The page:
author = "S.C. Kleiman and Hunna Watson and E.C. Bulik-Sullivan and E.Y. Huh and L.M. Tarantino and C.M. Bulik and I.M. Carroll",
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    The Intestinal Microbiota in Acute Anorexia Nervosa and during Renourishment: Relationship to Depression, Anxiety, and Eating Disorder Psychopathology. / Kleiman, S.C.; Watson, Hunna; Bulik-Sullivan, E.C.; Huh, E.Y.; Tarantino, L.M.; Bulik, C.M.; Carroll, I.M.

    In: Psychosomatic Medicine, Vol. 77, No. 9, 2015, p. 969-981.

    Research output: Contribution to journalArticle

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    AU - Kleiman, S.C.

    AU - Watson, Hunna

    AU - Bulik-Sullivan, E.C.

    AU - Huh, E.Y.

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    AU - Carroll, I.M.

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    N2 - © 2015 by the American Psychosomatic Society. Objective The relevance of the microbe-gut-brain axis to psychopathology is of interest in anorexia nervosa (AN), as the intestinal microbiota plays a critical role in metabolic function and weight regulation. Methods We characterized the composition and diversity of the intestinal microbiota in AN, using stool samples collected at inpatient admission (T1; n = 16) and discharge (T2; n = 10). At T1, participants completed the Beck Depression and Anxiety Inventories and the Eating Disorder Examination-Questionnaire. Patients with AN were compared with healthy individuals who participated in a previous study (healthy comparison group; HCG). Genomic DNA was isolated from stool samples, and bacterial composition was characterized by 454 pyrosequencing of the 16S rRNA gene. Sequencing results were processed by the Quantitative Insights Into Microbial Ecology pipeline. We compared T1 versus T2 samples, samples from both points were compared with HCG (n = 12), and associations between psychopathology and T1 samples were explored. Results In patients with AN, significant changes emerged between T1 and T2 in taxa abundance and beta (between-sample) diversity. Patients with AN had significantly lower alpha (within-sample) diversity than did HCG at both T1 (p =.0001) and T2 (p =.016), and differences in taxa abundance were found between AN patients and HCG. Levels of depression, anxiety, and eating disorder psychopathology at T1 were associated with composition and diversity of the intestinal microbiota. Conclusions We provide evidence of an intestinal dysbiosis in AN and an association between mood and the enteric microbiota in this patient population. Future directions include mechanistic investigations of the microbe-gut-brain axis in animal models and association of microbial measures with metabolic changes and recovery indices.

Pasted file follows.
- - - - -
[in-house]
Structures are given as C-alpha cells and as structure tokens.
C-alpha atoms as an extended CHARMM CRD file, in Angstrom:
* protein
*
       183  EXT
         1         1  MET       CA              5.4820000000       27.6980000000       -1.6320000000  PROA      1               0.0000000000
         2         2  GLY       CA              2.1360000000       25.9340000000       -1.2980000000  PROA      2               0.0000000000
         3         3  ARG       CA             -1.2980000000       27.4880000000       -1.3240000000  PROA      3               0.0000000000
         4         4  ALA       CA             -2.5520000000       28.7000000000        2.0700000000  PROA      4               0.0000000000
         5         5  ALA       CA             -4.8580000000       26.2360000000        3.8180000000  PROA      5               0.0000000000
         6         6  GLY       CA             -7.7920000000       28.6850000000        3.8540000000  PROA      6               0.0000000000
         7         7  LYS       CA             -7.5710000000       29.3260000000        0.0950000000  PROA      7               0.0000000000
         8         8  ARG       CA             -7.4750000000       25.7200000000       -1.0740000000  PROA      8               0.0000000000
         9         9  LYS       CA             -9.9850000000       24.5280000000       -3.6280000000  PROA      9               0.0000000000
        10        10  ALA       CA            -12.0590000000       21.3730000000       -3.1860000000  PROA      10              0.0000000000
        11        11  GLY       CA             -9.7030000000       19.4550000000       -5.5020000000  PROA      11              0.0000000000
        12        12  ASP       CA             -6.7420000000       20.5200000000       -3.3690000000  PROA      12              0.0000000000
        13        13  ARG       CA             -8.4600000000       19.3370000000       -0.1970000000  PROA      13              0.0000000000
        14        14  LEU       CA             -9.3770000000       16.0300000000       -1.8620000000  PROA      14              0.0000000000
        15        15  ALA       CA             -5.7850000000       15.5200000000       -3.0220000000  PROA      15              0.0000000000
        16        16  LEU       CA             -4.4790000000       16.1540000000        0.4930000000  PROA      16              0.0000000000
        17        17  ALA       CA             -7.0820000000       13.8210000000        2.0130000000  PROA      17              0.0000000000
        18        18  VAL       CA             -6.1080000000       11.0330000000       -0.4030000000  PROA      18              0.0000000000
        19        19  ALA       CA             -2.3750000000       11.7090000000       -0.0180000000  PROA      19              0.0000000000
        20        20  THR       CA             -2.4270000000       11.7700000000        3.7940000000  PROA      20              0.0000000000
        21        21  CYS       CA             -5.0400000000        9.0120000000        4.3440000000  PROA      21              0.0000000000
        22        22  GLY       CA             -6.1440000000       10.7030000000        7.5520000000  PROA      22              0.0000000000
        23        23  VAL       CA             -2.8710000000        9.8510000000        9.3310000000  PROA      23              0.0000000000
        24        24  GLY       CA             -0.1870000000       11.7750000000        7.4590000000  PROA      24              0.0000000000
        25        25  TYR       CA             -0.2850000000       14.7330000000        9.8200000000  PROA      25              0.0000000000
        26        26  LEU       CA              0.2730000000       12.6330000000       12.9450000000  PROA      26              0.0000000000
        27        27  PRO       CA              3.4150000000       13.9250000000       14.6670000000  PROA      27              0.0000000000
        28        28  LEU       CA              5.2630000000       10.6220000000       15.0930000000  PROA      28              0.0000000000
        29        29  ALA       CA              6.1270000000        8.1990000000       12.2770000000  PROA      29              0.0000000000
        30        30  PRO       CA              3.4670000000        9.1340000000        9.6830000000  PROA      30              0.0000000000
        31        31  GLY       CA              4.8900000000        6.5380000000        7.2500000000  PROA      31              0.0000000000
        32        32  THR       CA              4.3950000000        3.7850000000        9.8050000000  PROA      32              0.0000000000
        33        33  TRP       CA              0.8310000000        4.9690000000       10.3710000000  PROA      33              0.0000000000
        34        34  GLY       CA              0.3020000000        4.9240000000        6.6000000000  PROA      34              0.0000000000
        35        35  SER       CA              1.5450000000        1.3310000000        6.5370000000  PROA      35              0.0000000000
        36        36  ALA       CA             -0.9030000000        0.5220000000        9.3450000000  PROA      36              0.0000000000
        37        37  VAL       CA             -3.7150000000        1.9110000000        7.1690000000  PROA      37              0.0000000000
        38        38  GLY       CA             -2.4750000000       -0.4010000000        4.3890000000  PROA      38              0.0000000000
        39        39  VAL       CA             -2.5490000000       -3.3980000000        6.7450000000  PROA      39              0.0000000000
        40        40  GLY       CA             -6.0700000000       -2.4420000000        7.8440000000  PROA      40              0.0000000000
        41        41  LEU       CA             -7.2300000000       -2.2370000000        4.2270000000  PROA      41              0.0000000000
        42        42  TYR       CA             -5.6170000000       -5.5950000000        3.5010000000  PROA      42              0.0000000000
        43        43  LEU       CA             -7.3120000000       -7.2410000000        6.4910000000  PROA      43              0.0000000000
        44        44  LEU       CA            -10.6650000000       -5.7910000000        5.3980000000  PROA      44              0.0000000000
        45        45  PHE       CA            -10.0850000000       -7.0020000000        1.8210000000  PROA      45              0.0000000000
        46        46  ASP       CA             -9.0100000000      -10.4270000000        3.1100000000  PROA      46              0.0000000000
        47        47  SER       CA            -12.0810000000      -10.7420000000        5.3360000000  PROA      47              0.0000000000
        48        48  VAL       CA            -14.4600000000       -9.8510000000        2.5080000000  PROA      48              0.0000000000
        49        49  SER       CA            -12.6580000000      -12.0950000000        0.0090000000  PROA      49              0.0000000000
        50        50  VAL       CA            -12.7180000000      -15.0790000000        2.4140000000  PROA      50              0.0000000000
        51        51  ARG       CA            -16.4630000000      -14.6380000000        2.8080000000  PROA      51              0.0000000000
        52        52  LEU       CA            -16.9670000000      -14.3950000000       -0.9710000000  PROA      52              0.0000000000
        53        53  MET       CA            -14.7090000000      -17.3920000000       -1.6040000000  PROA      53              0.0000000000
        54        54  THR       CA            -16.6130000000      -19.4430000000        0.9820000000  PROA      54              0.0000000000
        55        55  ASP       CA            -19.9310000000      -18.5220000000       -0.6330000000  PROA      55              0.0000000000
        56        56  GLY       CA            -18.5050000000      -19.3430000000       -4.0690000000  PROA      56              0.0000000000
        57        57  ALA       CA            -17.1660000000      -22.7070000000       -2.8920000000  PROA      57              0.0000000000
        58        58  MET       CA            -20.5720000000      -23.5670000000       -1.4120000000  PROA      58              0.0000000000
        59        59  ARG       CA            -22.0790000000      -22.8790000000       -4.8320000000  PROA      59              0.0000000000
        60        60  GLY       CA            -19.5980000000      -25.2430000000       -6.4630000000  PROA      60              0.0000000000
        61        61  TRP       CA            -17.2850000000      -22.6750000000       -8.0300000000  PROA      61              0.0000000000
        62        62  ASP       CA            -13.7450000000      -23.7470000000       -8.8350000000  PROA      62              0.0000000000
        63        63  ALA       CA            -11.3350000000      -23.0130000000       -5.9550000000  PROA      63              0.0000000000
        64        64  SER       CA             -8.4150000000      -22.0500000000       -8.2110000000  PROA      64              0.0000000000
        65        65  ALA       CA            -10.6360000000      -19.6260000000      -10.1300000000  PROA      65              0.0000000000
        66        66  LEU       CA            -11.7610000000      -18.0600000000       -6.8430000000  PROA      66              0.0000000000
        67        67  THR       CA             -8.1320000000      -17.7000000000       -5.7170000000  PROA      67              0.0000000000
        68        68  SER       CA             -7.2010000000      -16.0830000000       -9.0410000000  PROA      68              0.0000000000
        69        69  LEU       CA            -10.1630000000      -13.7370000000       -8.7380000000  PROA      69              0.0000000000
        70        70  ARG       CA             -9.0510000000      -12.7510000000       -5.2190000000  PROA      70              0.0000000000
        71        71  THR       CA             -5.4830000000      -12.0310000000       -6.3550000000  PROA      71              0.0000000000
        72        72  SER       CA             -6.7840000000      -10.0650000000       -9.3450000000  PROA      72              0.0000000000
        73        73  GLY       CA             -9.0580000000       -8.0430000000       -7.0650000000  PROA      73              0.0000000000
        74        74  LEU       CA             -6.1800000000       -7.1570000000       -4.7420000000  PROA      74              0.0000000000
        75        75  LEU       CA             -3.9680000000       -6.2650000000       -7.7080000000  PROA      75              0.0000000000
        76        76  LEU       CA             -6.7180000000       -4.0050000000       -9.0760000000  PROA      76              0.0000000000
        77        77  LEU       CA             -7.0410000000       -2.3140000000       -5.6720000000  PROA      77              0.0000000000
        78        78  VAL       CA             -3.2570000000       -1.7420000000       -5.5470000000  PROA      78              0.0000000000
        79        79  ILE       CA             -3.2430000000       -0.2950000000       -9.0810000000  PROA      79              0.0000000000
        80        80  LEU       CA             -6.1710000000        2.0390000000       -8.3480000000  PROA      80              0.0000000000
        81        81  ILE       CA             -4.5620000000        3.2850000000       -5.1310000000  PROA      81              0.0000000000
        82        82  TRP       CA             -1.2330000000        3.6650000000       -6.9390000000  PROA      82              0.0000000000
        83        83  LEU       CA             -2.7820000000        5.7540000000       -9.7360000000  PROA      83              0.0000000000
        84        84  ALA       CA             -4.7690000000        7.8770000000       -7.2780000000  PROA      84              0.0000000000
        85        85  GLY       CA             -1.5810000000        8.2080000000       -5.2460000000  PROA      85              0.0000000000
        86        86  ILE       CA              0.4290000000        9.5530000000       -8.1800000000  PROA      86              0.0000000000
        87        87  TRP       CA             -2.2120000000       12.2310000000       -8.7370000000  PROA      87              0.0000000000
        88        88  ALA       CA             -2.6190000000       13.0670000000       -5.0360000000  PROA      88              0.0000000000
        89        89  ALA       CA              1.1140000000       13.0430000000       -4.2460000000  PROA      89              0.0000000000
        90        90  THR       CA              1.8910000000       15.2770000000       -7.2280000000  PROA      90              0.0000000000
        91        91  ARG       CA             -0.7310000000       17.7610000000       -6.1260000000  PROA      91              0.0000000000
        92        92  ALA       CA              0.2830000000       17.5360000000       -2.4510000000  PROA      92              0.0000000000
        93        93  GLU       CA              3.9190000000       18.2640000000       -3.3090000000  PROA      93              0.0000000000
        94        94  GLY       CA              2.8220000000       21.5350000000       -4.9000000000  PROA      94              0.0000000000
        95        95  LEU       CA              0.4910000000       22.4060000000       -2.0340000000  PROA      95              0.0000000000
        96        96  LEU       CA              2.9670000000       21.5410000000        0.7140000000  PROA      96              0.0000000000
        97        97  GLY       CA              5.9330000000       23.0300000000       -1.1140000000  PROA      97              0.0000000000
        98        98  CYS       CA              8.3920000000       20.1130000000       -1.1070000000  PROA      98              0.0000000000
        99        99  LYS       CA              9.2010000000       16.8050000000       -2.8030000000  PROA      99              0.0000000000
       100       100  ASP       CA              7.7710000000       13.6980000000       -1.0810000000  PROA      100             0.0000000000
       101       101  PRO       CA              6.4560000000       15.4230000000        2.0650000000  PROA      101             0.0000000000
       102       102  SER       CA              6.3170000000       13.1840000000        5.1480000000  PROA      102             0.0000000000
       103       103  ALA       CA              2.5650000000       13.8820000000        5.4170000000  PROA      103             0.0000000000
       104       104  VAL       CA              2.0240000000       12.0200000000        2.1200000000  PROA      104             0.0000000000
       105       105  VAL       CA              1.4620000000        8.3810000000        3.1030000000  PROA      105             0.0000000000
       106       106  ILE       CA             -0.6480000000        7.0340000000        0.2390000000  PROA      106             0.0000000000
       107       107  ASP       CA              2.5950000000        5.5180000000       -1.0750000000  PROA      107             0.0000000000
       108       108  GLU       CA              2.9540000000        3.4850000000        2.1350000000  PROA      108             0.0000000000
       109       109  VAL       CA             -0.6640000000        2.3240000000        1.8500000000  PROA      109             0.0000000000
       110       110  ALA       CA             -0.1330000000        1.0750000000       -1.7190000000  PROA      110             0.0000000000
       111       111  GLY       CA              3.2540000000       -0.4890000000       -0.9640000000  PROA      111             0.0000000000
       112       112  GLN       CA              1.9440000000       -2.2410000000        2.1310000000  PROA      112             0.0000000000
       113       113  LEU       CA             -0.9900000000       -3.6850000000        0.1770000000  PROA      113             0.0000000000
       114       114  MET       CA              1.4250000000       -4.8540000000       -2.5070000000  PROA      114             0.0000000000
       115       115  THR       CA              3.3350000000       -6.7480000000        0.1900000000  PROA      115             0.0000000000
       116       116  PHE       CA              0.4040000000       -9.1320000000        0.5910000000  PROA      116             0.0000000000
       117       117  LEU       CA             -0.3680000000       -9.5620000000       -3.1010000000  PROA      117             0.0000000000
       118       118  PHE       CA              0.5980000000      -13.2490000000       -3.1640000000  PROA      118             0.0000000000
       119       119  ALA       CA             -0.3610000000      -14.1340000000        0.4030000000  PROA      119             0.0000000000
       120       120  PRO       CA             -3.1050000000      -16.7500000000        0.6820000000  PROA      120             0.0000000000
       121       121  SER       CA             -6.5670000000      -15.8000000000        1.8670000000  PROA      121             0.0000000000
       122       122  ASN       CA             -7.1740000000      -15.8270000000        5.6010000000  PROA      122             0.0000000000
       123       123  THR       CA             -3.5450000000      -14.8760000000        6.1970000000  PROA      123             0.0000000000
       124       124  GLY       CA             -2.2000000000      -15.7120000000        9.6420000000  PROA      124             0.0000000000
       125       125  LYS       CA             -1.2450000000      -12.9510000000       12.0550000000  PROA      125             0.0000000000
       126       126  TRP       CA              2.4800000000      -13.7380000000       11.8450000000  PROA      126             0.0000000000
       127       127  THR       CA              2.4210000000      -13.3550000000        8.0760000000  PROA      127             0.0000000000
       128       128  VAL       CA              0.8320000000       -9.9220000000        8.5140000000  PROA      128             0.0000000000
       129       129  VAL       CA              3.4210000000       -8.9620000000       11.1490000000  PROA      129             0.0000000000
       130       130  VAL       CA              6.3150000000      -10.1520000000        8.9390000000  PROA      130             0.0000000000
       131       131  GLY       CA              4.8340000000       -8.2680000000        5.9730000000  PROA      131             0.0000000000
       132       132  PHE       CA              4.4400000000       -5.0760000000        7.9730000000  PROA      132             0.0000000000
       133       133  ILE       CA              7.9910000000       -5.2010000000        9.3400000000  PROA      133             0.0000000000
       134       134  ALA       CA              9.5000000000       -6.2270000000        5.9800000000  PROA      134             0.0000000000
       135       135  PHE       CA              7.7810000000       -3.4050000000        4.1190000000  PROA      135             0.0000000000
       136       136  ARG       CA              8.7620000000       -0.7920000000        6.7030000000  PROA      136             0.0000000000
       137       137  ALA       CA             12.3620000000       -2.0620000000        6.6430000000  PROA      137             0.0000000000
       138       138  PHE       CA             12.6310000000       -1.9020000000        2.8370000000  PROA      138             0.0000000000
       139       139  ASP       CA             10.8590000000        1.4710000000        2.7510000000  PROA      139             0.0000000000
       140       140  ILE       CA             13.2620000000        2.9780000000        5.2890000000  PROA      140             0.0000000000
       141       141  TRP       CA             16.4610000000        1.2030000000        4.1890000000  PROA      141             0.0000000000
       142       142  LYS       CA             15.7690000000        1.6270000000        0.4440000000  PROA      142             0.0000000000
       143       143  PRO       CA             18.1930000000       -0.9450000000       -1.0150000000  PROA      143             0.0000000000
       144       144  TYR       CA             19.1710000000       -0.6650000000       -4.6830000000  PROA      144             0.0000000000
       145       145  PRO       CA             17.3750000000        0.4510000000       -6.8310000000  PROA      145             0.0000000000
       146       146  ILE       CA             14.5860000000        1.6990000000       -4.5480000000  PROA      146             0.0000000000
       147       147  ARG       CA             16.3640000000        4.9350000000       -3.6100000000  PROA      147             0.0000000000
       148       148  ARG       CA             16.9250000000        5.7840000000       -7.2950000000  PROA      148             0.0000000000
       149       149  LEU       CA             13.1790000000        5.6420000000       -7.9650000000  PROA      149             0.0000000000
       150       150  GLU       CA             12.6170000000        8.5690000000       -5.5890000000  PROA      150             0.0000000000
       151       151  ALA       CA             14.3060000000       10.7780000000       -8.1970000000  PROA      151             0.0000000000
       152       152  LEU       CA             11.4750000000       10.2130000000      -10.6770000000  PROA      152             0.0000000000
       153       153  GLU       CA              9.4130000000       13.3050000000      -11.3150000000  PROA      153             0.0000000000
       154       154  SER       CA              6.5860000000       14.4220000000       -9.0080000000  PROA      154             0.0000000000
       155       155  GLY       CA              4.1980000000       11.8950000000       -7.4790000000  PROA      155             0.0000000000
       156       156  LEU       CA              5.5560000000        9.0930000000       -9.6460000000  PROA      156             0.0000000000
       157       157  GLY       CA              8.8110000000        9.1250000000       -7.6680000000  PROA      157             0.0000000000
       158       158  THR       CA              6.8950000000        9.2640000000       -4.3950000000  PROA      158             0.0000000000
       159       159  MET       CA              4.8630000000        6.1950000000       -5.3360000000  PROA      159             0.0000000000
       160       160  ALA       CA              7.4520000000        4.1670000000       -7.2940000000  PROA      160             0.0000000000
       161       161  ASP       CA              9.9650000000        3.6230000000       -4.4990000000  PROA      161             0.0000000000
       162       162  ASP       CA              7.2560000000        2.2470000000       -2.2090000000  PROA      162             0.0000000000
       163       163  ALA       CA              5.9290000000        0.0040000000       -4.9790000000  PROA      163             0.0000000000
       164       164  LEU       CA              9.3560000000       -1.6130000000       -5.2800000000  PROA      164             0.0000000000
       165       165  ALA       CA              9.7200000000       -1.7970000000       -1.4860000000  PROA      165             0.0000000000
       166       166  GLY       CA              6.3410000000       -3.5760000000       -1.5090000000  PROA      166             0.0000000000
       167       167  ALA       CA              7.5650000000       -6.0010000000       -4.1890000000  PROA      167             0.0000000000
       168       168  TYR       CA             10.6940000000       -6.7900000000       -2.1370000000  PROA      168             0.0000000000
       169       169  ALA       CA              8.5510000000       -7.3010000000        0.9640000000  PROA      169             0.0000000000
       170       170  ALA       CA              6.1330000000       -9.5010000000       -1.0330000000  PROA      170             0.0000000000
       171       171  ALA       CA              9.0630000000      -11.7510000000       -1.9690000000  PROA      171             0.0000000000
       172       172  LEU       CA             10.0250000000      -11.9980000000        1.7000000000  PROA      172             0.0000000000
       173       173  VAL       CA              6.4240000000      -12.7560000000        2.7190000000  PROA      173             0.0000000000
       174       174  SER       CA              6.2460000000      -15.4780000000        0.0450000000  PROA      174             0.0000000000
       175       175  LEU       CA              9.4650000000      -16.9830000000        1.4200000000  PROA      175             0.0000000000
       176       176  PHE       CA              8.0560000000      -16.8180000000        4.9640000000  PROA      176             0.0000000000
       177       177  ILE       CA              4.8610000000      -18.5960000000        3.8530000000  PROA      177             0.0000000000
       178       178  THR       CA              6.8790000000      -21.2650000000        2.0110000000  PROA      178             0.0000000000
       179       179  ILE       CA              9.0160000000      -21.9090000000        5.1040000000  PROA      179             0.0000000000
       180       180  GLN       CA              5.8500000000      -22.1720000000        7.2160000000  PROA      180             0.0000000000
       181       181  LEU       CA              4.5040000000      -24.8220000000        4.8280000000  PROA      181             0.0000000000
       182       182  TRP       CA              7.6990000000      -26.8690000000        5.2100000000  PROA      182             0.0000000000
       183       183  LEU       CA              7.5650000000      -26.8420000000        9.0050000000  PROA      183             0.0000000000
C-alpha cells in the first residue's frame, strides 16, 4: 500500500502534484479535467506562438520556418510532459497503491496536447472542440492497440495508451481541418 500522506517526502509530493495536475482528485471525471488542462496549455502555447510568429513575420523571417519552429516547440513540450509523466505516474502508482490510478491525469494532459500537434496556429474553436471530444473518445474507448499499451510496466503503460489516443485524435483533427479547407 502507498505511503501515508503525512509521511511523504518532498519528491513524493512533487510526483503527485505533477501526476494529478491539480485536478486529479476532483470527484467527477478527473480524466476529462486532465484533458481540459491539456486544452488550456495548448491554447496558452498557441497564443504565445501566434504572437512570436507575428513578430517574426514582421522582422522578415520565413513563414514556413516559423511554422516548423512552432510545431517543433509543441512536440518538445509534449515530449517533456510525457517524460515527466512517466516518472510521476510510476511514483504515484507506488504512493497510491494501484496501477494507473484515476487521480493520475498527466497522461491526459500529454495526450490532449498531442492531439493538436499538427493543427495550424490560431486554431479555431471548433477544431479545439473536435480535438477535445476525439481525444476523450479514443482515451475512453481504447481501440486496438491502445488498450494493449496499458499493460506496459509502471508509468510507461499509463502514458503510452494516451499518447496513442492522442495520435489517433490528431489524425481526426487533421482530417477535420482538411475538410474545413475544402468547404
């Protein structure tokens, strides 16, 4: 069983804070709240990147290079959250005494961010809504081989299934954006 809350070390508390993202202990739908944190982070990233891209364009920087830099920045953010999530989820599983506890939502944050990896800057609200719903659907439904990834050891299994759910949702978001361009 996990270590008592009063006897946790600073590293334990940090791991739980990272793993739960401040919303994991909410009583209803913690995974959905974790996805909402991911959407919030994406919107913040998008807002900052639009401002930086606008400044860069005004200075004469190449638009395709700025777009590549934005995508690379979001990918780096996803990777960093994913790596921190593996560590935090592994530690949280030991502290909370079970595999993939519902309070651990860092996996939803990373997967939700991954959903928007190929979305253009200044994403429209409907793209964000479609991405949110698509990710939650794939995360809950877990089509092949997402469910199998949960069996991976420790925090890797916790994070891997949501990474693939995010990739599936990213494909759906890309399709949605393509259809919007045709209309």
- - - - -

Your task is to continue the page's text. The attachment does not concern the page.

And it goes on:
AB - © 2015 by the American Psychosomatic Society. Objective The relevance of the microbe-gut-brain axis to psychopathology is of interest in anorexia nervosa (AN), as the intestinal microbiota plays a critical role in metabolic function and weight regulation. Methods We characterized the composition and diversity of the intestinal microbiota in AN, using stool samples collected at inpatient admission (T1; n = 16) and discharge (T2; n = 10). At T1, participants completed the Beck Depression and Anxiety Inventories and the Eating Disorder Examination-Questionnaire. Patients with AN were compared with healthy individuals who participated in a previous study (healthy comparison group; HCG). Genomic DNA was isolated from stool samples, and bacterial composition was characterized by 454 pyrosequencing of the 16S rRNA gene. Sequencing results were processed by the Quantitative Insights Into Microbial Ecology pipeline. We compared T1 versus T2 samples, samples from both points were compared with HCG (n = 12), and associations between psychopathology and T1 samples were explored. Results In patients with AN, significant changes emerged between T1 and T2 in taxa abundance and beta (between-sample) diversity. Patients with AN had significantly lower alpha (within-sample) diversity than did HCG at both T1 (p =.0001) and T2 (p =.016), and differences in taxa abundance were found between AN patients and HCG. Levels of depression, anxiety, and eating disorder psychopathology at T1 were associated with composition and diversity of the intestinal microbiota. Conclusions We provide evidence of an intestinal dysbiosis in AN and an association between mood and the enteric microbiota in this patient population. Future directions include mechanistic investigations of the microbe-gut-brain axis in animal models and association of microbial measures with metabolic changes and recovery indices.